US6853654Mar 15, 2002Feb 8, 2005Intel CorporationTunable external cavity laser
US6867896Sep 28, 2001Mar 15, 2005Idc, LlcInterferometric modulation of radiation
US6879619Jul 27, 2000Apr 12, 2005Intel CorporationMethod and apparatus for filtering an optical beam
US6886952Feb 5, 2004May 3, 2005Olympus Optical Co., Ltd.Variable shape mirror and its manufacturing method
US6888856Feb 28, 2002May 3, 2005Intel CorporationMethod and apparatus for filtering an optical beam
US6948821 *Jul 22, 2002Sep 27, 2005Carl Zeiss Smt AgMirror for reflecting electromagnetic radiation as well as illumination and imaging method employing the same
US6980362Nov 23, 2001Dec 27, 2005Qinetiq LimitedOptical filters
US7012726Nov 3, 2003Mar 14, 2006Idc, LlcMEMS devices with unreleased thin film components
US7012732Mar 1, 2005Mar 14, 2006Idc, LlcMethod and device for modulating light with a time-varying signal
US7015457 *Mar 18, 2002Mar 21, 2006Honeywell International Inc.Spectrally tunable detector
US7042643Feb 19, 2002May 9, 2006Idc, LlcInterferometric modulation of radiation
US7042917Jul 22, 2003May 9, 2006Intel CorporationLaser apparatus with active thermal tuning of external cavity
US7046410Oct 11, 2001May 16, 2006Polychromix, Inc.Actuatable diffractive optical processor
US7060895May 4, 2004Jun 13, 2006Idc, LlcModifying the electro-mechanical behavior of devices
US7110158Aug 19, 2002Sep 19, 2006Idc, LlcPhotonic MEMS and structures
US7119945Mar 3, 2004Oct 10, 2006Idc, LlcAltering temporal response of microelectromechanical elements
US7120176Jun 15, 2002Oct 10, 2006Intel CorporationWavelength reference apparatus and method
US7123216Oct 5, 1999Oct 17, 2006Idc, LlcPhotonic MEMS and structures
US7126738Feb 25, 2002Oct 24, 2006Idc, LlcVisible spectrum modulator arrays
US7130104Jun 16, 2005Oct 31, 2006Idc, LlcMethods and devices for inhibiting tilting of a mirror in an interferometric modulator
US7138984Jun 5, 2001Nov 21, 2006Idc, LlcDirectly laminated touch sensitive screen
US7145165Sep 28, 2004Dec 5, 2006Honeywell International Inc.Tunable laser fluid sensor
US7145739Mar 6, 2003Dec 5, 2006The United States Of America As Represented By The Administrator Of The National Aeronautics And Space AdministrationLightweight optical mirrors formed in single crystal substrate
US7161094May 18, 2006Jan 9, 2007Idc, LlcModifying the electro-mechanical behavior of devices
US7161728Dec 9, 2003Jan 9, 2007Idc, LlcArea array modulation and lead reduction in interferometric modulators
US7161730Jul 22, 2005Jan 9, 2007Idc, LlcSystem and method for providing thermal compensation for an interferometric modulator display
US7164520May 12, 2004Jan 16, 2007Idc, LlcPackaging for an interferometric modulator
US7172915Jan 8, 2004Feb 6, 2007Qualcomm Mems Technologies Co., Ltd.Optical-interference type display panel and method for making the same
US7187489Jun 1, 2006Mar 6, 2007Idc, LlcPhotonic MEMS and structures
US7193768Mar 24, 2004Mar 20, 2007Qualcomm Mems Technologies, Inc.Interference display cell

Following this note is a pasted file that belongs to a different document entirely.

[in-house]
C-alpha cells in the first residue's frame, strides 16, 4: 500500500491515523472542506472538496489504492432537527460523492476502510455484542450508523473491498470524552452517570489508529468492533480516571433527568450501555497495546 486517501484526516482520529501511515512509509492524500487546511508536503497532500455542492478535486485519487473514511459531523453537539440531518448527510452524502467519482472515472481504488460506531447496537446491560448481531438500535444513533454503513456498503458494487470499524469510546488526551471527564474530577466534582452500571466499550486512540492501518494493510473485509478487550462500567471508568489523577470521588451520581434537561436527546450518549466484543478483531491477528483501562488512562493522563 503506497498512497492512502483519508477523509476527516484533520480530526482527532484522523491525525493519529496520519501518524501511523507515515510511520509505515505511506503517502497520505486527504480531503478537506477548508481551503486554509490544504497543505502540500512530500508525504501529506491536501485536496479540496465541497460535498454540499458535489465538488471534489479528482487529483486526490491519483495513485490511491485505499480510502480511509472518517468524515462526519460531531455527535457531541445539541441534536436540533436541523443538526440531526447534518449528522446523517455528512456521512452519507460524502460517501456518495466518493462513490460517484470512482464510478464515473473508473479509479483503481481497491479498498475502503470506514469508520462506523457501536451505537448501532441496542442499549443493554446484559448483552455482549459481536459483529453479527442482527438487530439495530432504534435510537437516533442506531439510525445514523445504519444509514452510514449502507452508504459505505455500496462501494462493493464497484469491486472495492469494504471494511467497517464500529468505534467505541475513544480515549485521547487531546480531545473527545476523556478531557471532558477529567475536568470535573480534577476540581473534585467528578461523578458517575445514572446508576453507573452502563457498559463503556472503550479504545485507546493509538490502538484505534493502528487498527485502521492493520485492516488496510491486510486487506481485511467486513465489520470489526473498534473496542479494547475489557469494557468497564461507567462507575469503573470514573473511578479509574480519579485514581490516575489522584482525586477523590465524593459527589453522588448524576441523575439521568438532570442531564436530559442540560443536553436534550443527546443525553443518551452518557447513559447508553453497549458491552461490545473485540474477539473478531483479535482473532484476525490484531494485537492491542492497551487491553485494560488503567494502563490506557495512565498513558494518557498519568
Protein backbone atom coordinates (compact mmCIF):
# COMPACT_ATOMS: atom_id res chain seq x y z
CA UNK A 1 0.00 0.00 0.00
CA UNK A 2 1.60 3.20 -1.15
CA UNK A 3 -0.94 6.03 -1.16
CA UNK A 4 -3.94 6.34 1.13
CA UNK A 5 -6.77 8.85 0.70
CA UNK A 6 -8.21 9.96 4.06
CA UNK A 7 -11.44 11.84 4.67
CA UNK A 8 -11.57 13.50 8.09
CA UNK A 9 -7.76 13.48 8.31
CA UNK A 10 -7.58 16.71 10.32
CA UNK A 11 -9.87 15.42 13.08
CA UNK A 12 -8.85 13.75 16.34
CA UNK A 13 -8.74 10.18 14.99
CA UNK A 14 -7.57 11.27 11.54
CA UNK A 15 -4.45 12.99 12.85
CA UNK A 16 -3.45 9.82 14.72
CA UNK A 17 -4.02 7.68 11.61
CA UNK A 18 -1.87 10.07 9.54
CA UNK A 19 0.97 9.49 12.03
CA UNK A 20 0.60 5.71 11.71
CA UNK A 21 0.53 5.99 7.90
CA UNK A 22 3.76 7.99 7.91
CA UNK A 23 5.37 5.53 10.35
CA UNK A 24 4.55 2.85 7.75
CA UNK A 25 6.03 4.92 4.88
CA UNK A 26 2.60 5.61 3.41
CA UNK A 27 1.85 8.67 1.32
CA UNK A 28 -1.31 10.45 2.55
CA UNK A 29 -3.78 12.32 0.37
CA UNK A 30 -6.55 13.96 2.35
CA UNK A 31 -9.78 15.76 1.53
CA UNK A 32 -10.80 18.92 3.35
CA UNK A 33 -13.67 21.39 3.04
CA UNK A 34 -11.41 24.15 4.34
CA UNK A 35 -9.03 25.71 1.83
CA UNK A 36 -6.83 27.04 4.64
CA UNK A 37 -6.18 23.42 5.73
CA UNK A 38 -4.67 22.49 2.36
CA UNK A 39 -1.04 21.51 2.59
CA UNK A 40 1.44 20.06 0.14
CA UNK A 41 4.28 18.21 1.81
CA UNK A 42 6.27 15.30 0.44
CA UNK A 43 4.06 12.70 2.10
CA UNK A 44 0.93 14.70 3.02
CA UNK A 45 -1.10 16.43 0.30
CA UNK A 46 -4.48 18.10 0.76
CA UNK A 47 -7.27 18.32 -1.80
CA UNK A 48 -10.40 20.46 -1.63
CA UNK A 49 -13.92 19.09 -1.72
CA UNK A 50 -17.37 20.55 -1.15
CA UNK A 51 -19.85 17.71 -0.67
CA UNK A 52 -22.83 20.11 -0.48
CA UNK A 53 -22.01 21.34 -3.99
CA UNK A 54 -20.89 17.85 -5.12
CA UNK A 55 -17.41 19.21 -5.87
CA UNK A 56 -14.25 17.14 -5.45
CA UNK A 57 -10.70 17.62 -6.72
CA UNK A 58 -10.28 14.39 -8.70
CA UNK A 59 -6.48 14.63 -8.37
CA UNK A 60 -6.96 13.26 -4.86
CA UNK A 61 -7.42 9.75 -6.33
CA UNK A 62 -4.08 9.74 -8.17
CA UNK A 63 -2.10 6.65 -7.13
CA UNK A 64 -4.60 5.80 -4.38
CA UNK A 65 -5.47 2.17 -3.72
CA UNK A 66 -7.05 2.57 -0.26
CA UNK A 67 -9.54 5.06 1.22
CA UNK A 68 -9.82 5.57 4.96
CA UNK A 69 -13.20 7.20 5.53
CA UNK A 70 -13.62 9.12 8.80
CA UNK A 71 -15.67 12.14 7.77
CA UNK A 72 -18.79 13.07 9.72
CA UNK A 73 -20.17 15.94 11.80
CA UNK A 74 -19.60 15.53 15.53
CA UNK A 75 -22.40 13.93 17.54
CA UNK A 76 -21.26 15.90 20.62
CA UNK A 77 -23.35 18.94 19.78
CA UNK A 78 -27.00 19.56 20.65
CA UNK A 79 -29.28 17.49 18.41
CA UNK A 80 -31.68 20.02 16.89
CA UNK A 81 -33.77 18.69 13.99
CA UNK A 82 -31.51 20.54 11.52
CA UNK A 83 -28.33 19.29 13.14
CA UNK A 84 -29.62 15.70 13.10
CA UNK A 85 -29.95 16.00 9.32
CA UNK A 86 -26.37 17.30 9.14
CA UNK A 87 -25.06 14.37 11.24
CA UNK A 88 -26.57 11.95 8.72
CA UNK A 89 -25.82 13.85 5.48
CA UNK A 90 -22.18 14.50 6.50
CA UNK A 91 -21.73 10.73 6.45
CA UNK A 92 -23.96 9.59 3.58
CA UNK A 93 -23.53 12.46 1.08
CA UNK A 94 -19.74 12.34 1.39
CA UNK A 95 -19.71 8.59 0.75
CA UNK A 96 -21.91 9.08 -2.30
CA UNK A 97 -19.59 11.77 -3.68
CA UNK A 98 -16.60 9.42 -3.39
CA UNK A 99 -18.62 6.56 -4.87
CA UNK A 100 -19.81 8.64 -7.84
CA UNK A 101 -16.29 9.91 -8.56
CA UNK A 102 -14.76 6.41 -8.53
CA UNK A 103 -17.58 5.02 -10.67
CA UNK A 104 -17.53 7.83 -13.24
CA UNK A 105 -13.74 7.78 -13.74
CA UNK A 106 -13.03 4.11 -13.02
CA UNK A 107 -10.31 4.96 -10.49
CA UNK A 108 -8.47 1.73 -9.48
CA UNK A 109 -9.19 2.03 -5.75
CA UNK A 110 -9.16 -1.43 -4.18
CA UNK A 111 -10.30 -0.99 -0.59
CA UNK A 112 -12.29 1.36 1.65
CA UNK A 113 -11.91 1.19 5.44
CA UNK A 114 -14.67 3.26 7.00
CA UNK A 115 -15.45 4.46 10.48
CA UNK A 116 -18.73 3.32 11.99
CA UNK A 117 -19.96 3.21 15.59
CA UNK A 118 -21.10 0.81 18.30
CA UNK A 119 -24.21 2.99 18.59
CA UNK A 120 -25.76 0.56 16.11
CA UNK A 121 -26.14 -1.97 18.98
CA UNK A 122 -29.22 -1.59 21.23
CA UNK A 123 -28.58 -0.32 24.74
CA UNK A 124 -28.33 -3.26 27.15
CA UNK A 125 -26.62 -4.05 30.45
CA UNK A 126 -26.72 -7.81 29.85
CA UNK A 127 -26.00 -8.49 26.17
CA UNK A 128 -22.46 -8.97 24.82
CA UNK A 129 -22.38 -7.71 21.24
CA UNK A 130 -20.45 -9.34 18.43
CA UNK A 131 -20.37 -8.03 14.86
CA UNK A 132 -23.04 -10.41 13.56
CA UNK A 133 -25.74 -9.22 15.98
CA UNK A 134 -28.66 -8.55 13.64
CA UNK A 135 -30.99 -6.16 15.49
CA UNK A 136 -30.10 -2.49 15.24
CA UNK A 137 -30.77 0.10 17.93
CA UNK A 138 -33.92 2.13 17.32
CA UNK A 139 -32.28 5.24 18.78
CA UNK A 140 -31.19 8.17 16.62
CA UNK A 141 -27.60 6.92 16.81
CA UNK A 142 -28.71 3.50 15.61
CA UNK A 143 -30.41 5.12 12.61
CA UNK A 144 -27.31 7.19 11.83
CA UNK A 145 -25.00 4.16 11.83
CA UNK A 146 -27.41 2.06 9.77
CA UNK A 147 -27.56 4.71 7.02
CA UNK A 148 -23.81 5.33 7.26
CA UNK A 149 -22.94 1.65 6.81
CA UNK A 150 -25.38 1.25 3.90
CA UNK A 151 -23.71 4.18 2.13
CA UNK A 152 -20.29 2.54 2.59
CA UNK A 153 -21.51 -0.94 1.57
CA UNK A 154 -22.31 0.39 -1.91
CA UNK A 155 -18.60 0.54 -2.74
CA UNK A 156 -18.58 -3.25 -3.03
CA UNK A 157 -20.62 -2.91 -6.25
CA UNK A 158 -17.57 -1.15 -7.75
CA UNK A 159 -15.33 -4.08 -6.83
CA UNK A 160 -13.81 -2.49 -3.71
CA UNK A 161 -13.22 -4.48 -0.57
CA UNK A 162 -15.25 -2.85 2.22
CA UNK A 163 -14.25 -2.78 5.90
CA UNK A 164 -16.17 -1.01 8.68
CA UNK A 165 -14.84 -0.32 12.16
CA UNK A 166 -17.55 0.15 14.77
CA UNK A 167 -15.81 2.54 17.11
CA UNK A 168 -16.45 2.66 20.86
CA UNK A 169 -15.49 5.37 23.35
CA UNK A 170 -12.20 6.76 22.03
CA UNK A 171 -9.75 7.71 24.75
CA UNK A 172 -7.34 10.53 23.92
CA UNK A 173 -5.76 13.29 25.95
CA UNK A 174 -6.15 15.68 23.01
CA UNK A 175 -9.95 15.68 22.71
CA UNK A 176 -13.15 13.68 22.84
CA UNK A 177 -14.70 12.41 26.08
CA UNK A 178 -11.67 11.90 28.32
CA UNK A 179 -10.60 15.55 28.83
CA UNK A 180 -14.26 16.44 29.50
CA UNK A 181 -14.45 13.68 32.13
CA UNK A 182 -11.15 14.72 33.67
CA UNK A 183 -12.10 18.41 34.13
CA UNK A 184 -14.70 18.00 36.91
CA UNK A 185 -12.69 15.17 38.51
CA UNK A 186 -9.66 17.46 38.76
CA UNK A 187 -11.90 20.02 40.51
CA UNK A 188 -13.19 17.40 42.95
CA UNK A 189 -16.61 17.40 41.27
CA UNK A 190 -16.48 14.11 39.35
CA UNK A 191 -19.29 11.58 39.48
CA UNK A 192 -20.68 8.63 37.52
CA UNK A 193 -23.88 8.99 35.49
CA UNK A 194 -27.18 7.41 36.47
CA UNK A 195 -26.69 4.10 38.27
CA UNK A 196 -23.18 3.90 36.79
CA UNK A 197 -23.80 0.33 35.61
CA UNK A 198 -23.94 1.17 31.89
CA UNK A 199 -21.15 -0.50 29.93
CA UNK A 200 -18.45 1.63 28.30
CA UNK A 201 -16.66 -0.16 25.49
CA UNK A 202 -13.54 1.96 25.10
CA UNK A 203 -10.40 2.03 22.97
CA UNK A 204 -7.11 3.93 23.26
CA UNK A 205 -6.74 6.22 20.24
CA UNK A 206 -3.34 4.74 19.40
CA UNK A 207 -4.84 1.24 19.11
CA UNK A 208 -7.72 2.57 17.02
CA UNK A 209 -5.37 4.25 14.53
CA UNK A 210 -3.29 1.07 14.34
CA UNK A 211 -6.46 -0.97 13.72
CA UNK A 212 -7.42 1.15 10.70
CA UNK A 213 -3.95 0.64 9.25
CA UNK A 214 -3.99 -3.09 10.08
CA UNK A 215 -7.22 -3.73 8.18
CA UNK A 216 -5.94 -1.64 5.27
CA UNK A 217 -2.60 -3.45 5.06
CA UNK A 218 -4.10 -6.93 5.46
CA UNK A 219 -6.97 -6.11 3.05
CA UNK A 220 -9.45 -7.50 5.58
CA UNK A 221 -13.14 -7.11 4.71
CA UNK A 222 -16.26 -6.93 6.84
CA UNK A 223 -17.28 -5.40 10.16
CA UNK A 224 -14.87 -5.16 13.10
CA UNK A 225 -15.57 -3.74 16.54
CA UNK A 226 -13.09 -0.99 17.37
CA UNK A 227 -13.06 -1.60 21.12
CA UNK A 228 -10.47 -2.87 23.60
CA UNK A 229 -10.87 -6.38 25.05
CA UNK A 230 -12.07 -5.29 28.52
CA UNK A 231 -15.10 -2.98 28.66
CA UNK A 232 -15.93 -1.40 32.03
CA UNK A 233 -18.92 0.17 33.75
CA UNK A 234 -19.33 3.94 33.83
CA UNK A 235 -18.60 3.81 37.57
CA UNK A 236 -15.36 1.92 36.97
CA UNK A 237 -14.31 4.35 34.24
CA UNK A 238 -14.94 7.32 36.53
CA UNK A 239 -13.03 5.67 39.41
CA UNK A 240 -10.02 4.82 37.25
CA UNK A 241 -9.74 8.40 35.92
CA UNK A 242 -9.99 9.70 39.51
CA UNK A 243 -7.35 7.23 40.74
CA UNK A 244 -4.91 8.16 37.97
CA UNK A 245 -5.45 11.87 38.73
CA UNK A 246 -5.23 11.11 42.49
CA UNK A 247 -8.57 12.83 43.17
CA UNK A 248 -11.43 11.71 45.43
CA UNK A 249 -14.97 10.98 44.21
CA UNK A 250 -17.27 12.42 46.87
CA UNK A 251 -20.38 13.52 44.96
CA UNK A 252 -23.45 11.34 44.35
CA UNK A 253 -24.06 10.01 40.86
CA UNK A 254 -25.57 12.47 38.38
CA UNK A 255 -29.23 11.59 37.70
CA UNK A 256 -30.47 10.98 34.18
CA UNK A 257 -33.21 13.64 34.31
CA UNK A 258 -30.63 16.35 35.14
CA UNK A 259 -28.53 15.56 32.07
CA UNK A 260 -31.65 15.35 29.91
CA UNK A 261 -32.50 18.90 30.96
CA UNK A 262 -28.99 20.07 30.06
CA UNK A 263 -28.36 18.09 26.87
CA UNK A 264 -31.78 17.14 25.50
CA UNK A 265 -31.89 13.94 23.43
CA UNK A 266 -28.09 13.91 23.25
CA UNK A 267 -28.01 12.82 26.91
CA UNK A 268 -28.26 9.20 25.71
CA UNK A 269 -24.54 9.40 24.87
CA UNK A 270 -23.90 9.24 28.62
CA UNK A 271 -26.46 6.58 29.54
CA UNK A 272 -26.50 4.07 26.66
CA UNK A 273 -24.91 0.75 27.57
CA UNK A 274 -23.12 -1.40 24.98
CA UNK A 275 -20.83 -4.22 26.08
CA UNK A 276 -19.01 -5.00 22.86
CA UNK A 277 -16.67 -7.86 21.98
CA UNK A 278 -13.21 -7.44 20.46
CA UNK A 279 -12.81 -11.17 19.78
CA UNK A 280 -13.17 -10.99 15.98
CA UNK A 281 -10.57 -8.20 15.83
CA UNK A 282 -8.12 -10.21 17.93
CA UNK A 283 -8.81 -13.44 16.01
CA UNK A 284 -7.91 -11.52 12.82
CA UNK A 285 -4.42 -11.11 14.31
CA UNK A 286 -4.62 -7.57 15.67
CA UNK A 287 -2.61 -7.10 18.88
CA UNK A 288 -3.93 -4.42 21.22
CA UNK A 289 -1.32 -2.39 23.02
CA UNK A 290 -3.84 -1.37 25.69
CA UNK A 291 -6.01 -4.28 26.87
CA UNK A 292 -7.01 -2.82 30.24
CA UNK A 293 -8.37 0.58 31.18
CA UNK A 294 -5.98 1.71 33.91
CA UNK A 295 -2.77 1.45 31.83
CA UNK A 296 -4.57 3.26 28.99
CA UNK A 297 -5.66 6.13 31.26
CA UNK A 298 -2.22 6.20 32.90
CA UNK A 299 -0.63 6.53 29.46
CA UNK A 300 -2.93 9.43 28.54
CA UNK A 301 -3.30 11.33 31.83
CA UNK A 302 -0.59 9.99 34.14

US7198973Nov 13, 2003Apr 3, 2007Qualcomm Mems Technologies, Inc.Method for fabricating an interference display unit
US7209295 *Feb 7, 2003Apr 24, 2007Olympus CorporationOptical system, and optical apparatus
US7221495Jun 24, 2003May 22, 2007Idc LlcThin film precursor stack for MEMS manufacturing
US7230959Feb 22, 2002Jun 12, 2007Intel CorporationTunable laser with magnetically coupled filter
US7236284Oct 21, 2005Jun 26, 2007Idc, LlcPhotonic MEMS and structures
US7239001Nov 15, 2002Jul 3, 2007Atmel Grenoble S.A.Tunable optical filtering component
US7250315Sep 14, 2004Jul 31, 2007Idc, LlcMethod for fabricating a structure for a microelectromechanical system (MEMS) device
US7256922Jul 2, 2004Aug 14, 2007Idc, LlcInterferometric modulators with thin film transistors
US7259449Mar 16, 2005Aug 21, 2007Idc, LlcMethod and system for sealing a substrate
US7259865Nov 17, 2005Aug 21, 2007Idc, LlcProcess control monitors for interferometric modulators
US7267781Jun 2, 2004Sep 11, 2007Shipley Company, L.L.C.Method of fabricating optical filters
US7280265May 12, 2004Oct 9, 2007Idc, LlcInterferometric modulation of radiation
US7289256Apr 1, 2005Oct 30, 2007Idc, LlcElectrical characterization of interferometric modulators
US7289259Feb 11, 2005Oct 30, 2007Idc, LlcConductive bus structure for interferometric modulator array
US7291921Mar 29, 2004Nov 6, 2007Qualcomm Mems Technologies, Inc.Structure of a micro electro mechanical system and the manufacturing method thereof
US7294280May 24, 2004Nov 13, 2007Shipley Company, L.L.C.External cavity semi-conductor laser and method for fabrication thereof
US7297471Apr 15, 2003Nov 20, 2007Idc, LlcMethod for manufacturing an array of interferometric modulators
US7299681Mar 25, 2005Nov 27, 2007Idc, LlcMethod and system for detecting leak in electronic devices
US7302157Apr 1, 2005Nov 27, 2007Idc, LlcSystem and method for multi-level brightness in interferometric modulation
US7304784Jul 21, 2005Dec 4, 2007Idc, LlcReflective display device having viewable display on both sides
US7317568Jul 29, 2005Jan 8, 2008Idc, LlcSystem and method of implementation of interferometric modulators for display mirrors